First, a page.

Another daily ritual is the gathering of wood to make charcoal. Women, bent almost double with a load of wood on their back were a common site. Trees are scarce and stripped of branches to meet the need for fuel for cooking. Charcoal vendors sit alongside the road. Animal dung is collected, formed into patties and stored in round piles, covered with palm thatch (look a lot like mini houses) and harvested for fuel.

A few years ago, before our economy tanked, Ethiopia embarked on a new enterprise – that of flower growing for the markets of the western world. Chances are that bunch of out of season flowers bought as a hostess gift came from this Rift Valley area. Now, with demand down, many of these massive greenhouses stand in early stages of decay. It was difficult to see the source for the massive piles of tomatoes and watermelon piled under tarps along the side of the road; I assume the fields to be further back. I was puzzled as to who was the intended customer and was told that the giant lorries that hurtle this road stop, purchase by the crate load and re-sell to the street vendors in Addis.

Everywhere, the poverty is devastating. Ethiopia, at the last census was thought to be around 72 million, a conservative figure. USAID people I’ve talked to say it’s closer to 90 million, compare that to 7 million in Zimbabwe. Outside governments and aid agencies here creep at a snail pace to effect change; clean, running water, a key step in health issues is one problem being tackled. Hunger, delivery of health care and overpopulation too are high on the list of “we’re trying to make a difference”. As far as I can tell, agencies are attempting to involve local populations in leadership in problem solving and Kate who works for the British Government in implementing self-help programs spoke of small pockets of success but admitted that the task was overwhelming at times.

Once at the lake (and the final approach is around 7 miles of none road – four wheeling essential as we climbed in and out of mini craters) is a haven of peace and a birders paradise. Our British friends had reserved one of the two English Cottages. Built in 1978 the structures and interiors are a step below rustic but perfectly serviceable with a basic kitchen. We hauled in everything from water and TP to cooking gas. My son and daughter-in-law (Benjamin and Annie) had made much of the relaxation aspect of visiting the lake and they make the trip at least once a month. After only two weeks in Addis I fully understood their use of the word “relax” once unpacked, cold glass of wine in hand and toes in the lake. It is essential I think to these young people working here that they have a place like this to re-charge batteries and gain some sense of peace. Another couple working here told me that they have to leave Ethiopia every three months or so in order to continue working here.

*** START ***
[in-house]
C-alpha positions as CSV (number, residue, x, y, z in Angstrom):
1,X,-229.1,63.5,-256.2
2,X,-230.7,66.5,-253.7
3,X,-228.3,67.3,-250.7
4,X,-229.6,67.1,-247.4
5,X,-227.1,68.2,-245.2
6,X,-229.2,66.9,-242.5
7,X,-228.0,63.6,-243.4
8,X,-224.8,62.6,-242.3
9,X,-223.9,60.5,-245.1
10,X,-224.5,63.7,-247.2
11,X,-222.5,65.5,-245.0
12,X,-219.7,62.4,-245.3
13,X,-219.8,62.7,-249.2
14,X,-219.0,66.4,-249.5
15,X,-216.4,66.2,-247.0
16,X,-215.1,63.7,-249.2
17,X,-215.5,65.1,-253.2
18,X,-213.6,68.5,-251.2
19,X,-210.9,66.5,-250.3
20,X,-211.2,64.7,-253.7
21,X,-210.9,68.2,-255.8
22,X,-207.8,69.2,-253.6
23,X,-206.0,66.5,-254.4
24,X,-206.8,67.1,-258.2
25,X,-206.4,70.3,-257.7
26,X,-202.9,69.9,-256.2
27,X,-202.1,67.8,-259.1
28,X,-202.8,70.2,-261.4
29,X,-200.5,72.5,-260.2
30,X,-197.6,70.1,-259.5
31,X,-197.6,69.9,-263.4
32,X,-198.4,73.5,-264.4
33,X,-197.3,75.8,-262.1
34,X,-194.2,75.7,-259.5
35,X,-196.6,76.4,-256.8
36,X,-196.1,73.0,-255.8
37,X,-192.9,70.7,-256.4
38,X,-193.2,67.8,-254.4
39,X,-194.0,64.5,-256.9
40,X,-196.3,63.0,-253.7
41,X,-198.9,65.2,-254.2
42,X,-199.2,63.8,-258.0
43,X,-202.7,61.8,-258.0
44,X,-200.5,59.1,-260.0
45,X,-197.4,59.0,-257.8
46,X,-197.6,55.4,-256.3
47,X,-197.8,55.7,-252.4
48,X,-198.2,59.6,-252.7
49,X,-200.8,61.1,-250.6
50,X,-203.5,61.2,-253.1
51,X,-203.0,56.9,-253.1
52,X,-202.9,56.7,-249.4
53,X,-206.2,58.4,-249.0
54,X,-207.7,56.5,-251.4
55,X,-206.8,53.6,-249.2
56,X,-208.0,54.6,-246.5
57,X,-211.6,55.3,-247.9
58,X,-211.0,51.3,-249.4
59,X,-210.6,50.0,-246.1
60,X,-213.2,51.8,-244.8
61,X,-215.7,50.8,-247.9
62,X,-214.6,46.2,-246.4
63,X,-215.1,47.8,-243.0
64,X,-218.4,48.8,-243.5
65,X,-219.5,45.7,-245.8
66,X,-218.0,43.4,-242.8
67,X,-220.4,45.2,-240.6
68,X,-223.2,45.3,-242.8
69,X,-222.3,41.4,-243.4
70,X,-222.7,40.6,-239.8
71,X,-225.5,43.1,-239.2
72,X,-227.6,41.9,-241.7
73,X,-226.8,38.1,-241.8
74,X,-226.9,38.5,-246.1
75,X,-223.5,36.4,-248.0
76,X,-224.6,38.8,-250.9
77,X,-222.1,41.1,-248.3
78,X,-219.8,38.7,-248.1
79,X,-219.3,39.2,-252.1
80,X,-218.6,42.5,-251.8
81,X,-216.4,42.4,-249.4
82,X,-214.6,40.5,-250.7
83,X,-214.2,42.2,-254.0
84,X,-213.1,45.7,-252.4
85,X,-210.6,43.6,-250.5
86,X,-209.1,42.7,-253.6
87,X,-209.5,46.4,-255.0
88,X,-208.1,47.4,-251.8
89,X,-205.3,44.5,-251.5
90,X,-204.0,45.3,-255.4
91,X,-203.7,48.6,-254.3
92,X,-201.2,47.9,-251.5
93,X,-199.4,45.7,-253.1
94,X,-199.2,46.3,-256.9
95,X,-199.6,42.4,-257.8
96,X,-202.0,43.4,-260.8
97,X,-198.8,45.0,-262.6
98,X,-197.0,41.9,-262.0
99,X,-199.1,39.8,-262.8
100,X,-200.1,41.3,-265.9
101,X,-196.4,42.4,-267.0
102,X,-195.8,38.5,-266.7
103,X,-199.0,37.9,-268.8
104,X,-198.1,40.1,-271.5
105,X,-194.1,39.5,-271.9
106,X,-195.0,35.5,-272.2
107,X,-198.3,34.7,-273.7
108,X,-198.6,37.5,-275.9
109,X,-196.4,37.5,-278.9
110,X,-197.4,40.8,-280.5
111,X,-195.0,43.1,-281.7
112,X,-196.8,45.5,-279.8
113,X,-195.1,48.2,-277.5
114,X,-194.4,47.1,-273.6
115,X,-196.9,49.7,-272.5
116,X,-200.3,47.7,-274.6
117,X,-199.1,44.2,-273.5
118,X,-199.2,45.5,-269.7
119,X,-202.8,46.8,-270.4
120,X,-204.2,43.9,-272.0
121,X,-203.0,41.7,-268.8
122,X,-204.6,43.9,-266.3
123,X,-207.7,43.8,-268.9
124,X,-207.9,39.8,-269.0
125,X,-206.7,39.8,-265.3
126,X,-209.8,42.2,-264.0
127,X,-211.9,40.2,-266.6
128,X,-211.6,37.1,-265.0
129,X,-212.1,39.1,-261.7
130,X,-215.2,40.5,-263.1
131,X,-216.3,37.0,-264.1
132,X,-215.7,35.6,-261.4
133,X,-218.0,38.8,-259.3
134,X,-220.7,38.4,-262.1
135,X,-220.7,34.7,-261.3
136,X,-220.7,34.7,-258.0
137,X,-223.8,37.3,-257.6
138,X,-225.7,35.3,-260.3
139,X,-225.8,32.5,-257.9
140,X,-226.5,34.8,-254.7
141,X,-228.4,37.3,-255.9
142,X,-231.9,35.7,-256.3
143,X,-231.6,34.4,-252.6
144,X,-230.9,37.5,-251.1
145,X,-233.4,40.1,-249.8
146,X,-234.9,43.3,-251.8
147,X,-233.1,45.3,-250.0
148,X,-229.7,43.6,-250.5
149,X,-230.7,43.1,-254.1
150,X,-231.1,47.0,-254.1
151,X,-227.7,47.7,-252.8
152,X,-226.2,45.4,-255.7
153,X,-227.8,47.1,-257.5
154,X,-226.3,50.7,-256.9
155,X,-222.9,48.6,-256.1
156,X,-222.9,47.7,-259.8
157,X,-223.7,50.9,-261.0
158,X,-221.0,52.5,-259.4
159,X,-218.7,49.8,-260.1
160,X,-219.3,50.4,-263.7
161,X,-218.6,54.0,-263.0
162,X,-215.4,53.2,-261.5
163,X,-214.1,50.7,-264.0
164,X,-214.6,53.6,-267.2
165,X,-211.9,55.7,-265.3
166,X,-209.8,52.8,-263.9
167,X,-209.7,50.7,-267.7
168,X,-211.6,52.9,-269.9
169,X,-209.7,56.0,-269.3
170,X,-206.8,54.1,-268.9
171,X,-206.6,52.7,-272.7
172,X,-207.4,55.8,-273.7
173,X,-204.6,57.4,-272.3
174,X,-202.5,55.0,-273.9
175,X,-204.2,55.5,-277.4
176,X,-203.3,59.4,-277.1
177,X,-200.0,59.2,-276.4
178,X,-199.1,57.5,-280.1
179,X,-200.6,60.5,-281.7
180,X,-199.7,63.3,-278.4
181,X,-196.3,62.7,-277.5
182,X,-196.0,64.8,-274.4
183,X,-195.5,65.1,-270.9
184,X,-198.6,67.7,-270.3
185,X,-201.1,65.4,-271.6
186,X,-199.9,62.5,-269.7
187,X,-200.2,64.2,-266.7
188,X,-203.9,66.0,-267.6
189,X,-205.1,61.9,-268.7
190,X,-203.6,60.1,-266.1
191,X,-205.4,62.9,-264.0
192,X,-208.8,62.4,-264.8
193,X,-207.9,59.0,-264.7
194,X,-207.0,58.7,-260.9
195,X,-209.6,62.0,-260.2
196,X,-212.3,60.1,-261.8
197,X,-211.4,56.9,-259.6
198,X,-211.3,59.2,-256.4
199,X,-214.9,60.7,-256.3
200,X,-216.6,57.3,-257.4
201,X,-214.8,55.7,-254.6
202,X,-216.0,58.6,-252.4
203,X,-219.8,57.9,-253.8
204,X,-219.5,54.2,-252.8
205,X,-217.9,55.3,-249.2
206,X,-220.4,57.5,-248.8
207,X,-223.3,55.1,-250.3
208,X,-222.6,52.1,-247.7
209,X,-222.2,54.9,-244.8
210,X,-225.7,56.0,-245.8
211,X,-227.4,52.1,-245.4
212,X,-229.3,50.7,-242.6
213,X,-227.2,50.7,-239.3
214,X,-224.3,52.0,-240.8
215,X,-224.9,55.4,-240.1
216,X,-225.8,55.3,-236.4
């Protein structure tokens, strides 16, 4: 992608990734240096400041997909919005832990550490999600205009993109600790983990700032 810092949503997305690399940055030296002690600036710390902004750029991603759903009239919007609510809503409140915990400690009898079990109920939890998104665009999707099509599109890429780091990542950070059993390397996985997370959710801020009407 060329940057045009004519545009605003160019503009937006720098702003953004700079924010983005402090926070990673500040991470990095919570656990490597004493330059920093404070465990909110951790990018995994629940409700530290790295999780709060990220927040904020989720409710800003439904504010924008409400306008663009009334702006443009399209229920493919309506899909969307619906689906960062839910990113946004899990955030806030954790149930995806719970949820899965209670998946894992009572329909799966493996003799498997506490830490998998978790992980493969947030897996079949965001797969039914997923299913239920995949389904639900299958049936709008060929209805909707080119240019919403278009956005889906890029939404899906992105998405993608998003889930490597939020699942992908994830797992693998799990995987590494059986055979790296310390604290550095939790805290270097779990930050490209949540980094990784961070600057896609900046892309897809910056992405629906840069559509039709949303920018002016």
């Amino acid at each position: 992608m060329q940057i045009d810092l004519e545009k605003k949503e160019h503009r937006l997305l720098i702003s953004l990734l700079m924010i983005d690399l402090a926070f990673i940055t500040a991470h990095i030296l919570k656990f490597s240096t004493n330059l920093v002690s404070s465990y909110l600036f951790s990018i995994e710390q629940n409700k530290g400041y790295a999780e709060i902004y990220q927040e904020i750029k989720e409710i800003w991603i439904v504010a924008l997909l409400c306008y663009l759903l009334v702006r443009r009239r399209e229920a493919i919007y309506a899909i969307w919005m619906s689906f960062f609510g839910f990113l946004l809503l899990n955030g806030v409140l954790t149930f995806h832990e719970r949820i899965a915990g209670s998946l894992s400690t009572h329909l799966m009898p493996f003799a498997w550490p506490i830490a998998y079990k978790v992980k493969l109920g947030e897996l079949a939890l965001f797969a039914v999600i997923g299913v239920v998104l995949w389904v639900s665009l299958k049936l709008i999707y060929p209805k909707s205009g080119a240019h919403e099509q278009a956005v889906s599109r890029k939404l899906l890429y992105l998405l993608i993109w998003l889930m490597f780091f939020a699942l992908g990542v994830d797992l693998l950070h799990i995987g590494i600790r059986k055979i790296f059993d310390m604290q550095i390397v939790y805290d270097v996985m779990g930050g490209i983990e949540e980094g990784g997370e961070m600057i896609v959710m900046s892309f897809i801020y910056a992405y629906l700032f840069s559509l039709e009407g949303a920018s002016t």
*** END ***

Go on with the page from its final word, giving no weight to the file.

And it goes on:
As a birder I found Nirvana at the lake. From under the shade of an Acacia tree I sat with bird book and binoculars and in short order had seen more new birds that on any other foray anywhere. An adult pair of Red Hornbills were teaching a young one to fly; a Gigantic Pelican fished close to shore; half a dozen or more Pied Kingfishers worked the water; the Ethiopian Cliff Swallow (gorgeous bronze and emerald) darted between lake and cliffs; at least three varieties of Sunbirds worked the tree for insects; weaver birds busied themselves improving nests and on the hillside, enormous Guinea fowl strutted. I’ll get my notes together and write more of the birds as I identify them.

Sunday, the ride back was even more hazardous in that it was market day and herds of sheep, goats, cows, oxen and camel wandered along side the road and spilled into the lanes with little warning. At one point we passed a troop of baboons foraging. I noticed the occasional tomb alongside the road decorated with pictures of epic warriors and was told they belonged to the Oromo people, one of the indigenous tribes. At another slow down point in the road a group of women dressed in red and white robes clustered at the side of the road chanting and thrusting crosses and framed pictures of Christ at passing cars; they were a sect of Coptic Christians. In small villages, groups of men sat under the shade of the rare tree and conferred, smoking. Homosexuality is taboo here to the extent of real persecution under the law and yet men walk around hand in hand and arms draped around one another’s shoulder showing open affection.

Back now in Addis, I walked to work with Annie this morning and on the way back stopped at Kaldi café – a kind of deja vue experience. The logo is so obviously a play on Starbucks and the interior, if you shut out the chaos of Bole Road, as comfortable and familiar as my own corner Starbucks in Tucson – coffee was better though here.